SHAGGING FLIES IN BALLARD by Alexandrine Ogundimu

I resolve to confess my feelings on Saturday. You take me to the batting cage up in Mountlake Terrace but the machines are so awful they eat our tokens and give us nothing back, no high-arching softballs or baseball bullets. I would never say anything because I am meek and unmasculine but you get a refund because you are handsome and friendly and always get what you want and I am jealous—of your confidence and looks and talents and physicality and how much sex you have.

There’s a bucket of baseballs in your trunk so we drive to a park in Ballard and grab the bats and bucket and I’m way out of shape and can’t pitch for shit. You whack more than a few out into the home run range and we shag them together and take turns, pitcher and hitter, the innuendo not lost on me though you are oblivious to it, as I admire your form and feel a certain kind of carefree peace and joy, just two guys hitting baseballs, and it makes me wish you were my boyfriend in a way I find embarrassing, and I will tell you, hyper-straight you, college-baseball-player you, writer you, talented-in-more-than-every-way you. 

This isn’t the right moment to say anything because it’s too perfect, as if I have already gotten exactly what I want, and having had it, there is no reason for me to seek it. 

We catch the Mariners game at a pizza place and you drink a beer while I drink a Diet Coke because I’m scared of what comes out of me while I’m drunk. You ask me how the date with that guy went and I say Fine when it wasn’t fine because he wasn’t you, and I don’t care unless I care and you make me care in spite of myself.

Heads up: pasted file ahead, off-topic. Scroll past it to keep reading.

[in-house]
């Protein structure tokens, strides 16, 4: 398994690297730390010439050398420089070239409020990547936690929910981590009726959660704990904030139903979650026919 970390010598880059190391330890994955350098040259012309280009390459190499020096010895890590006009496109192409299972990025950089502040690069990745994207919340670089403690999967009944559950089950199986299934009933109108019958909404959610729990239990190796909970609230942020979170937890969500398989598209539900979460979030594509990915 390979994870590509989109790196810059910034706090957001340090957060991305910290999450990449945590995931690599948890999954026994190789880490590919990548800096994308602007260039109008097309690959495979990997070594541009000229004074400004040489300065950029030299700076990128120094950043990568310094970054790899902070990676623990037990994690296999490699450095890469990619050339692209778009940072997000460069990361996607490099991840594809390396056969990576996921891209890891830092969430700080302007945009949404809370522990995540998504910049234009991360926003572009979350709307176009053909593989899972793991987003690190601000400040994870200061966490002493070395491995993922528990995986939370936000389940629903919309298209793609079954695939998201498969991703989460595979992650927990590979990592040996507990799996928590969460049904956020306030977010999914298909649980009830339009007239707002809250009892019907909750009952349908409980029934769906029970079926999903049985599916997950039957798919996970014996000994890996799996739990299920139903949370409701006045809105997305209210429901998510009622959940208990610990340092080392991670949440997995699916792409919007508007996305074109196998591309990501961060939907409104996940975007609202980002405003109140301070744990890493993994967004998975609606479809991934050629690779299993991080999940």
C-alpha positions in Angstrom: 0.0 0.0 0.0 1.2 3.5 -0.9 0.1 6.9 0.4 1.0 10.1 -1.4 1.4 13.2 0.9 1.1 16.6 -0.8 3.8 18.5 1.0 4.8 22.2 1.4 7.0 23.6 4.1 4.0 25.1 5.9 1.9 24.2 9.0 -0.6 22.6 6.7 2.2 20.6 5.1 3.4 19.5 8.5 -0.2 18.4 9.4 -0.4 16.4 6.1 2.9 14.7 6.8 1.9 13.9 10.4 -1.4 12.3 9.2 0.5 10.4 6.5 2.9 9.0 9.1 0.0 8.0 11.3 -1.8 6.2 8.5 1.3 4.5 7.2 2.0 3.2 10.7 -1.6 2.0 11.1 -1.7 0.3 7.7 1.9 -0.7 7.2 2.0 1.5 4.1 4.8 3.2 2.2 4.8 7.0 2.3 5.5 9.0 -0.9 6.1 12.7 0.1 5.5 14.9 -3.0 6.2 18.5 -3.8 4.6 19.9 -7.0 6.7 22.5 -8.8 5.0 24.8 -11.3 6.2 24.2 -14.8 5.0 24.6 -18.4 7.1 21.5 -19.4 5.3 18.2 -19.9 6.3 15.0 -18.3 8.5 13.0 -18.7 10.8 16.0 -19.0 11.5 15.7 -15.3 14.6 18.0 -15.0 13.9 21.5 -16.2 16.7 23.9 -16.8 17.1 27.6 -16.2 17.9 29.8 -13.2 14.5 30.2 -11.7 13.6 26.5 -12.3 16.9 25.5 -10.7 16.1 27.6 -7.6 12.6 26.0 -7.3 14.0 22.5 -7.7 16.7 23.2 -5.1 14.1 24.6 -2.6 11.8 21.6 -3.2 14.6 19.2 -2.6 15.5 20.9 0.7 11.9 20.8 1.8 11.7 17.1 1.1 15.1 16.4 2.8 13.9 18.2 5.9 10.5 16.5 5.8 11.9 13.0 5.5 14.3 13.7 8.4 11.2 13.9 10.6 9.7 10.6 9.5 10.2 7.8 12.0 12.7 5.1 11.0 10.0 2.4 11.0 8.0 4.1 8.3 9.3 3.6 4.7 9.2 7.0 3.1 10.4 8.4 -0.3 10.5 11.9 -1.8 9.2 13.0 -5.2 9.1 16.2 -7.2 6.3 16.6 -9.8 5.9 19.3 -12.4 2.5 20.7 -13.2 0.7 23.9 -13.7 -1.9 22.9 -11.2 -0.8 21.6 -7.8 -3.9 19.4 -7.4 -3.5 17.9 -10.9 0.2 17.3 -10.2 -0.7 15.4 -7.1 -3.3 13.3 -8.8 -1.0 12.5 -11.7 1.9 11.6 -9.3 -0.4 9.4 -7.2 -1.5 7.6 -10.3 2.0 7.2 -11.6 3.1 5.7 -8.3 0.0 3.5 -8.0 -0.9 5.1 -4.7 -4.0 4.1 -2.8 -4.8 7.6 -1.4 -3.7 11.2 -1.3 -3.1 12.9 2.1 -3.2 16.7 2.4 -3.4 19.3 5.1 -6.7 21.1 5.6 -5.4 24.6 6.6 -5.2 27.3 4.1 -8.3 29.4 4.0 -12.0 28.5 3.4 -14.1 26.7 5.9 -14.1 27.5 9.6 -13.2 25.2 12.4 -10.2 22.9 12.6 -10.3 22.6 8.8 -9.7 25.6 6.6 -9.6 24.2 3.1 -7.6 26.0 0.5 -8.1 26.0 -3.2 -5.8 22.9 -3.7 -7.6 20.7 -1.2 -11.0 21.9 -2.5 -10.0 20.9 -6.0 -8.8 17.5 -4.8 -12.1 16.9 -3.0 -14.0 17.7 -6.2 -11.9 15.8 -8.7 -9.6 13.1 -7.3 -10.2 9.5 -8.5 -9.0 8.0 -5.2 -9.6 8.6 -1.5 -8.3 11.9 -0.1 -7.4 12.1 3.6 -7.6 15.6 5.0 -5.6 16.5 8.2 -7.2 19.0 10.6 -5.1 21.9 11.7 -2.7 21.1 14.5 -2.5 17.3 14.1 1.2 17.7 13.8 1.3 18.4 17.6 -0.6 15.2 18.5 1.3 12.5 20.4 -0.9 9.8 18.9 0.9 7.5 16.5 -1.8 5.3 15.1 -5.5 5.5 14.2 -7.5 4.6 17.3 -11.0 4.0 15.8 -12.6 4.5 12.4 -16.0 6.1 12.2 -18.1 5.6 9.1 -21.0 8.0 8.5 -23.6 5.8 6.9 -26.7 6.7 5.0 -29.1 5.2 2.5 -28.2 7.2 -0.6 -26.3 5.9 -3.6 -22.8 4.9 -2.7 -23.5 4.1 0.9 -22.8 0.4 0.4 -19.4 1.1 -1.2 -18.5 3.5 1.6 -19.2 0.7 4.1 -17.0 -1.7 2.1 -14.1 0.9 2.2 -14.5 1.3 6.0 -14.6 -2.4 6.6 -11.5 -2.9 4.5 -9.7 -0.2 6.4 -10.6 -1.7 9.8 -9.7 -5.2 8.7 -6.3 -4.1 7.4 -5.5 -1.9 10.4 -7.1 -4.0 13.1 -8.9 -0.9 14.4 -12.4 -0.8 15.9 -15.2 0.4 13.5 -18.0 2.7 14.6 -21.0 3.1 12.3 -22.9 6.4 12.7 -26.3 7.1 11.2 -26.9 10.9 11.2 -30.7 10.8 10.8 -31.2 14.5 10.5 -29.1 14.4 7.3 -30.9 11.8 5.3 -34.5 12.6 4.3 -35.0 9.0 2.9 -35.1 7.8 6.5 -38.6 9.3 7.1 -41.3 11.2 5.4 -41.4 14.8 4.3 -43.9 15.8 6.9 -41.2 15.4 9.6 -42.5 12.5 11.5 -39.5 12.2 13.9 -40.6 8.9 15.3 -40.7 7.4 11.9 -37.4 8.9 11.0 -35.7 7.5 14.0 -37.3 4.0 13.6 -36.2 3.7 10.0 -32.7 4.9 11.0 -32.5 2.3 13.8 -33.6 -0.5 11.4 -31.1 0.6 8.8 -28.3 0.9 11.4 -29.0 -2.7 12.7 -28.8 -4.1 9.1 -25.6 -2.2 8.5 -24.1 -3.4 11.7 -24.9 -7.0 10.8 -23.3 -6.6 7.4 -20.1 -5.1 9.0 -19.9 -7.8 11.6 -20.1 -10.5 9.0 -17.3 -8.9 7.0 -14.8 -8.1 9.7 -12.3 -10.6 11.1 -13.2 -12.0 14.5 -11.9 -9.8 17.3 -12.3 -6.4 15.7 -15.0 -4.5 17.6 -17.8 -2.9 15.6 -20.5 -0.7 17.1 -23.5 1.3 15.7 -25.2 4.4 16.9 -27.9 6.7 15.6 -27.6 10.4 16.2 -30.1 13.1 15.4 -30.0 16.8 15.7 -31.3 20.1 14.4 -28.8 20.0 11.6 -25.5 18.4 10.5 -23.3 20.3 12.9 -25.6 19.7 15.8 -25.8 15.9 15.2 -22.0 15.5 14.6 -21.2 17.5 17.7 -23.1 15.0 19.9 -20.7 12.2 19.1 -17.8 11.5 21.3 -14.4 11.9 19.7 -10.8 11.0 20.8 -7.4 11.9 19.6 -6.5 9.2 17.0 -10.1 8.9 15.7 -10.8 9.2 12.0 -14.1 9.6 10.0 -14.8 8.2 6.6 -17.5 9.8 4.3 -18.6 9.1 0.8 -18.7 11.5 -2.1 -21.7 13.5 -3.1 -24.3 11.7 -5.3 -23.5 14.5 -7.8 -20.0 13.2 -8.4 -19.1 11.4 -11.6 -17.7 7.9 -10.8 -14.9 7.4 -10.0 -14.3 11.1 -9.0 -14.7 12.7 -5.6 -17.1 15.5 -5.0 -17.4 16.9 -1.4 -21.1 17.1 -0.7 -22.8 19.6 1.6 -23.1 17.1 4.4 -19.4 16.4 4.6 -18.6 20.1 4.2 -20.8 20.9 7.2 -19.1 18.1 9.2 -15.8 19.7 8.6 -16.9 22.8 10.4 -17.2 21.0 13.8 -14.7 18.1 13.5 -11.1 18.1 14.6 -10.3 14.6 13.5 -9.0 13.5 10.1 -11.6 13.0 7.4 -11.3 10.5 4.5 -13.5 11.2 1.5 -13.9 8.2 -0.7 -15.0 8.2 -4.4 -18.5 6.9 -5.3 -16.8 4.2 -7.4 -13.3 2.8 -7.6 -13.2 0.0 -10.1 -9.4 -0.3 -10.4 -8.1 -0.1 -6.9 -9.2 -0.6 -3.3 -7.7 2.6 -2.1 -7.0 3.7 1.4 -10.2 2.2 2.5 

We lock eyes as you say Yeah, just fine? And your voice is so warm and your eyes are crystal, your Henley revealing just a bit of your chest and I am an animal, my higher functions suspended even as I can feel your thoughts move, and I realize that this is my moment, my time to confess, and as I prepare the words Zunino blasts one and the bar goes wild and we high-five and really is it worth it to complicate a friendship when it’s so much easier to let your heart break. 


Alexandrine Ogundimu is a Nigerian-American, depressed, transgender garbage fire from Indiana. She lives in Seattle and works for a housing nonprofit. She cares a lot about equality and diversity and using our own voices, but mostly is waiting for the day she can loot Tiffany's with a pack of feral drag queens. She received an MFA in Fiction at NYU, and her debut novella Desperate was published by Amphetamine Sulphate in January 2021. Her fiction can be found in Five:2:One, Flapperhouse, Exposition Review, Maudlin House, and elsewhere.

Art by Bob Schofield @anothertower

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